As well as being in a second national lockdown, the United Kingdom is also in the midst of what retailers refer to as ‘the golden quarter’: the three months of the year that the retail industry hope to make the most profit. It’s the ‘make or break’ season for most retailers as the nation flocks to buy gifts for friends and family. Indeed, a 2016 survey found that most British families spend an additional £1000 on festivities with nearly £400 of that money spent on presents alone. But how much money does the commercialisation of Christmas actually make?
Last year, around £26.9 billion was spent on Christmas gifts in the UK. Many stores, as well as the economy, depend on Christmas as their biggest source of income. However, it is bound to be tricky to maintain the same amount of sales following the Covid-19 pandemic and retailers are sure to lose out on the most profitable time of year.
One way that retailers try to rake in sales is through Christmas adverts, which are often a source of enjoyment and controversy each year. In particular, Sainsbury’s drew attention this year due to the racist backlash that followed the advert’s release. Companies often invest large amounts of money in marketing during the ‘golden quarter’. In 2019, £6.8 billion was spent on festive advertising, such as John Lewis’ ‘Excitable Edgar’ advertisement and Aldi’s family of carrots.
‘Price wars’ between retailers are rarely beneficial
However, it’s been pointed out that the popularity of these adverts (‘Edgar’ garnered nine million views on YouTube over the span of just two weeks in 2019) doesn’t necessarily translate to profit. John Lewis sales actually took a hit last year: the week following the release of the Christmas advert, overall sales were actually down 28.4% from the previous year.
Another method is through ‘price cutting’ as most UK retailers start reducing prices rapidly as Christmas draws closer- usually starting on Black Friday in November and continuing over the run-up to the holiday. While these discounts aim to achieve profits, through encouraging customers to spend, the Office for National Statistics have found there is no general increase in retail sales. In fact, ‘price wars’ between retailers are rarely beneficial. Additionally, these methods of commercialising Christmas often backfire on the retailers employing them: they create a sense of ‘Christmas fatigue’ so that, by the time the UK actually enters December, most shoppers have already lost interest.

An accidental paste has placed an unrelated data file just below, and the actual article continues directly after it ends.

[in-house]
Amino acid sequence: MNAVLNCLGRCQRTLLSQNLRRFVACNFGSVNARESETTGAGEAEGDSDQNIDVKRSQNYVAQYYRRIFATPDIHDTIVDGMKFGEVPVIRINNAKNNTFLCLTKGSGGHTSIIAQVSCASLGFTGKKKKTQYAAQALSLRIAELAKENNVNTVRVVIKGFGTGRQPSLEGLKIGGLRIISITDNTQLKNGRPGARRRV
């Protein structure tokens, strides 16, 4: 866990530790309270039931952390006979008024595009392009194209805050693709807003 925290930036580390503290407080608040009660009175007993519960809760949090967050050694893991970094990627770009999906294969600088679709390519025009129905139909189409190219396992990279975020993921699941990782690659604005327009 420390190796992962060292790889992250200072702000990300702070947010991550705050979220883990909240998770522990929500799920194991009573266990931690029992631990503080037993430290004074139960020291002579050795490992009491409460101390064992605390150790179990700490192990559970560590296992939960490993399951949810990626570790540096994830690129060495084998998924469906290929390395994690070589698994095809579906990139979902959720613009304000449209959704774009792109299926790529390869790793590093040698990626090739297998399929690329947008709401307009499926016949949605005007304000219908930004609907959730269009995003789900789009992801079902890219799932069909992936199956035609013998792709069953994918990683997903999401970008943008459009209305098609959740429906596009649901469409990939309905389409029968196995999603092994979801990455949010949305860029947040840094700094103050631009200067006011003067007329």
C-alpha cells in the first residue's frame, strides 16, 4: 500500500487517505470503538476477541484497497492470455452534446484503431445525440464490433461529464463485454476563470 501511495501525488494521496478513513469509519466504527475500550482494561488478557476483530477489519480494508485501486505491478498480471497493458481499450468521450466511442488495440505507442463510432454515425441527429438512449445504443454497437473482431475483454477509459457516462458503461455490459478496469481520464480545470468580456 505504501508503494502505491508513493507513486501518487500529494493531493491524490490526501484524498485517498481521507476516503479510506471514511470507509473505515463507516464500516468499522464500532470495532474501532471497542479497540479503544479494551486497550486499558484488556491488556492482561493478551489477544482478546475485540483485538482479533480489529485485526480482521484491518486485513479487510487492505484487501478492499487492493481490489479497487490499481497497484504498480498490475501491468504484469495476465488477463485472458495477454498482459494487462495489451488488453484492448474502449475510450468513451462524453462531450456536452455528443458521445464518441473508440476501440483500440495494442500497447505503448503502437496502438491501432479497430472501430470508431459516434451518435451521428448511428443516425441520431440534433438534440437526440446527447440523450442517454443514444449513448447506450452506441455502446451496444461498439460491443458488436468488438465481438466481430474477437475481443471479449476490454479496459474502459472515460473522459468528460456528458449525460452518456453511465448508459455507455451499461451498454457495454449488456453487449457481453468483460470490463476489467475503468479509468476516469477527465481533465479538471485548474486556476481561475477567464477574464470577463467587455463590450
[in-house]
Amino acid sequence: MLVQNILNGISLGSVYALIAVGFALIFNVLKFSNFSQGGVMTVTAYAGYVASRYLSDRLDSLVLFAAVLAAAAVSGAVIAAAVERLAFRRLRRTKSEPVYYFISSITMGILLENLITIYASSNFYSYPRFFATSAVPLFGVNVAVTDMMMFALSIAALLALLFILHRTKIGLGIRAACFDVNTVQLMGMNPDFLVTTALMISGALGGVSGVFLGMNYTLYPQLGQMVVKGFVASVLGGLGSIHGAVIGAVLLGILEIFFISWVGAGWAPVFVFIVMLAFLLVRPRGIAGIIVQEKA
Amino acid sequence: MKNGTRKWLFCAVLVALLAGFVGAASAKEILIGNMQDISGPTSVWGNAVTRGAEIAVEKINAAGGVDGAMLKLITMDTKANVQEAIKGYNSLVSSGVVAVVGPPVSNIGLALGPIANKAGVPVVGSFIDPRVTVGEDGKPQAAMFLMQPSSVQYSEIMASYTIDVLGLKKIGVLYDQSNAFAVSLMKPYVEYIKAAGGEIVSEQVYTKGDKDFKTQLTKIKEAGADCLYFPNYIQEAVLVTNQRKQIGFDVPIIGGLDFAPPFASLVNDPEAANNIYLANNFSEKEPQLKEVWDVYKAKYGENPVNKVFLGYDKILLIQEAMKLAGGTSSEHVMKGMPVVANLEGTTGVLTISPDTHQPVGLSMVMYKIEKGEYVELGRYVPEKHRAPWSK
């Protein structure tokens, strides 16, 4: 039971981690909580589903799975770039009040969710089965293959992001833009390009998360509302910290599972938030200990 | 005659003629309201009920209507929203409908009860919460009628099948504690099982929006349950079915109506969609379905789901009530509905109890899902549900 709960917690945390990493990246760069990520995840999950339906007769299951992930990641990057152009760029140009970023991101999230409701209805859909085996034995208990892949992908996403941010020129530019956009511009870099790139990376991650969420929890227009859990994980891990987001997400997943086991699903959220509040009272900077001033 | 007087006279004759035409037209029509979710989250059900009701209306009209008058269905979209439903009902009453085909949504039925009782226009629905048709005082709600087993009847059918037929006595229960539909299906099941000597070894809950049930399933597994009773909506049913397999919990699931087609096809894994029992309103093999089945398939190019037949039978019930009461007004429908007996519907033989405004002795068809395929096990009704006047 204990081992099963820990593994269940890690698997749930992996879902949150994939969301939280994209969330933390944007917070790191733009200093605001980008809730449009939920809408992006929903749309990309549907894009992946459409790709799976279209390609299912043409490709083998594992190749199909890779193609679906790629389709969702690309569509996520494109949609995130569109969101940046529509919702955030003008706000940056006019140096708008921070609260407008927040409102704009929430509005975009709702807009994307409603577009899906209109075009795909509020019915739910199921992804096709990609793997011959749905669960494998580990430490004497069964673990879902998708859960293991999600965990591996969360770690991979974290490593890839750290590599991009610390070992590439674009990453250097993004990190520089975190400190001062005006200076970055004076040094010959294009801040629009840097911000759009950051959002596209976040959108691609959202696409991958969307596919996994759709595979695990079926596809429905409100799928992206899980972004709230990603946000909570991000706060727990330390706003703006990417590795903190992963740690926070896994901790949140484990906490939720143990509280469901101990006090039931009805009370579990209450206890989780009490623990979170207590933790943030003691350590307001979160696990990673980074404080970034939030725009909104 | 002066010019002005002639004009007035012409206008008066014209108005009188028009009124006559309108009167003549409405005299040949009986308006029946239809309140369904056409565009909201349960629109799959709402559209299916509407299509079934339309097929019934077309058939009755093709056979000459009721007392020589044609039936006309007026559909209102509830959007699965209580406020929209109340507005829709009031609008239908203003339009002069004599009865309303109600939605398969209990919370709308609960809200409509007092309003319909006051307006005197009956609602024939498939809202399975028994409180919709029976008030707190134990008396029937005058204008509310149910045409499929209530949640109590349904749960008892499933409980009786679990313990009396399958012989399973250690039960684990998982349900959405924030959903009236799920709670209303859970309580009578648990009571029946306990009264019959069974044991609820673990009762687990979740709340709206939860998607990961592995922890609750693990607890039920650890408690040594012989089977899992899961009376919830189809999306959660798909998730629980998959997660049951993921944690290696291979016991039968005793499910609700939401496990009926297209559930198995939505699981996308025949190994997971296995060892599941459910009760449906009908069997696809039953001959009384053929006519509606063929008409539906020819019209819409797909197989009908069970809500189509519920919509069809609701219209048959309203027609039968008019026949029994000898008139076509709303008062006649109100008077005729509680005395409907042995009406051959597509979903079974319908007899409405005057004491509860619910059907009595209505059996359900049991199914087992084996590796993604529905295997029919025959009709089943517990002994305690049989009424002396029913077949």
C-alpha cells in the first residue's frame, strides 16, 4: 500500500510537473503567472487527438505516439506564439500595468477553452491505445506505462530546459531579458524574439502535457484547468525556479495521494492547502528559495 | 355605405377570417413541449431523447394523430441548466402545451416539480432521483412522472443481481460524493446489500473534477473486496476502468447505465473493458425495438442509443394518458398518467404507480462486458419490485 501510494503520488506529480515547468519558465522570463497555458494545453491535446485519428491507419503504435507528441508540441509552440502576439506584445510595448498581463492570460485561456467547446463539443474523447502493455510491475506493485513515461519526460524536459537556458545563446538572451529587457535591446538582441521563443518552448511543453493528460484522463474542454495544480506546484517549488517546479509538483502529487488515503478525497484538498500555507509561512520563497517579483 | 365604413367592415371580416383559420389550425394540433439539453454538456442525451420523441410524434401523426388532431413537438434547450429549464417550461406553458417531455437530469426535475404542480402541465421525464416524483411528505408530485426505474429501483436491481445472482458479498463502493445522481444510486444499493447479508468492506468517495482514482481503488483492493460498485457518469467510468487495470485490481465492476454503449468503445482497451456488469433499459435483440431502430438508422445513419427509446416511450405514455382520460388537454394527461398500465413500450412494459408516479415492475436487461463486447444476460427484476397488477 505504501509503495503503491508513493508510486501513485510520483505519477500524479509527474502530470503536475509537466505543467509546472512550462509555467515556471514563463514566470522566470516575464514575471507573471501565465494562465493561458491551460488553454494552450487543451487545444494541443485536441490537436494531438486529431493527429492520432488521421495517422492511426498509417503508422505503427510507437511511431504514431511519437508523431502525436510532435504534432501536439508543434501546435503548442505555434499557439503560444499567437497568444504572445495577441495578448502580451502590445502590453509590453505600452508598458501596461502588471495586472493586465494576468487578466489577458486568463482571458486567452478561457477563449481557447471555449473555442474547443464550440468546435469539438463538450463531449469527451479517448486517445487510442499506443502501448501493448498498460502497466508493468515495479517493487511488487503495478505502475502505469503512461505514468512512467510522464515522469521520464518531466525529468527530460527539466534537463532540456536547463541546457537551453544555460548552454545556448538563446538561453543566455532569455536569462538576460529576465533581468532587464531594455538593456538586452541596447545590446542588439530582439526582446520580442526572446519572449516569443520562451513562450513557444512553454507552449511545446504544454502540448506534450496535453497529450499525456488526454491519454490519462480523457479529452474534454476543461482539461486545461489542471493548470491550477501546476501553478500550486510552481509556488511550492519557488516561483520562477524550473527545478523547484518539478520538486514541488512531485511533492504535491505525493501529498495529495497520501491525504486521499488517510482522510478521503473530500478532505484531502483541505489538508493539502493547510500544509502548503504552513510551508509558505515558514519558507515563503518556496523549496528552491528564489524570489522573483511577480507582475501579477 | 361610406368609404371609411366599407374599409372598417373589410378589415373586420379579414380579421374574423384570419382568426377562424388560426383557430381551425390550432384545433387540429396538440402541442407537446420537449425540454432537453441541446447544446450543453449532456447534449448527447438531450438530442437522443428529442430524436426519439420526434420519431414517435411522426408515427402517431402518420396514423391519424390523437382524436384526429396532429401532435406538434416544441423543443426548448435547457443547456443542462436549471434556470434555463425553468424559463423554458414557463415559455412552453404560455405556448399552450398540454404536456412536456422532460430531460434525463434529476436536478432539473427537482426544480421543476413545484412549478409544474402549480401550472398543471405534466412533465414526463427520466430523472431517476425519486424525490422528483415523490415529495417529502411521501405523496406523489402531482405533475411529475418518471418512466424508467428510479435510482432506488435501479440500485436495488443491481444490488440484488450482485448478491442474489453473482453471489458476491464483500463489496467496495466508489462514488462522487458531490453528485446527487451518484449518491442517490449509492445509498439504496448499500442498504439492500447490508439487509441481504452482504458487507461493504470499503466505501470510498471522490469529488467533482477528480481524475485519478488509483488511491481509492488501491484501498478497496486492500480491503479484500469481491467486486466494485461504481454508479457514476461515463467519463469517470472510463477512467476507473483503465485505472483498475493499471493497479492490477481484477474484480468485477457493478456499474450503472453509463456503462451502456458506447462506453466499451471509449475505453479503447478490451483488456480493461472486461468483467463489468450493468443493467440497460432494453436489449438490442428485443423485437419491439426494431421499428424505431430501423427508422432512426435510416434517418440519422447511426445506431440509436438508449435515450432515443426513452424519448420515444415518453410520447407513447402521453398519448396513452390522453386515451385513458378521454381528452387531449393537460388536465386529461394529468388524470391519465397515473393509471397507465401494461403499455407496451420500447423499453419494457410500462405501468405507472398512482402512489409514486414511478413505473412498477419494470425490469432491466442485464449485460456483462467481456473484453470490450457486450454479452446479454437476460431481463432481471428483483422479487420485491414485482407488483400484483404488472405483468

There is also a growing resistance to the exploitation of the holidays as a source of profit: Buy Nothing Christmas is an annual day of protest against consumerism that started in 1992. More than 65 nations now participate in this campaign against overconsumption. Methods of protest include publicly cutting up credit cards, ‘zombie walks’ in public malls or shopping centres, and sit-ins or marches. These examples may be extreme but they demonstrate the larger dissatisfaction with the commercialisation of Christmas.
While Christmas is often the most profitable time of year, retailers will either need to find a new way to appeal to the UK or prepare to suffer the losses
This year, sales are predicted to be lower than usual in the UK. According to surveys, 49% of people are planning to spend less on Christmas gifts in 2020 for reasons including: the impact of the pandemic on people’s finances, people choosing not to visit shops, and smaller social gatherings meaning people won’t see extended family this year.
Generational differences between spending also suggests that younger people will be spending far less money on Christmas than older generations. This could predict future trends in Christmas shopping as it shows Generation Z may put less value on material gifts than their parents and grandparents. If this continues, it could change the commercialisation of Christmas in the future or even end the ‘golden quarter’ altogether. However, this may be jumping to conclusions.
While Christmas is often the most profitable time of year, retailers will either need to find a new way to appeal to the UK or prepare to suffer the losses. The pandemic is not the only factor affecting consumerism, but it may prove to be a sort of ‘tipping point’. With general fatigue regarding Christmas shopping growing each year, the nation becoming gradually more multicultural, and a new generation less interested in splashing their cash, 2020 may just mark the start of the downfall of the commercialisation of Christmas.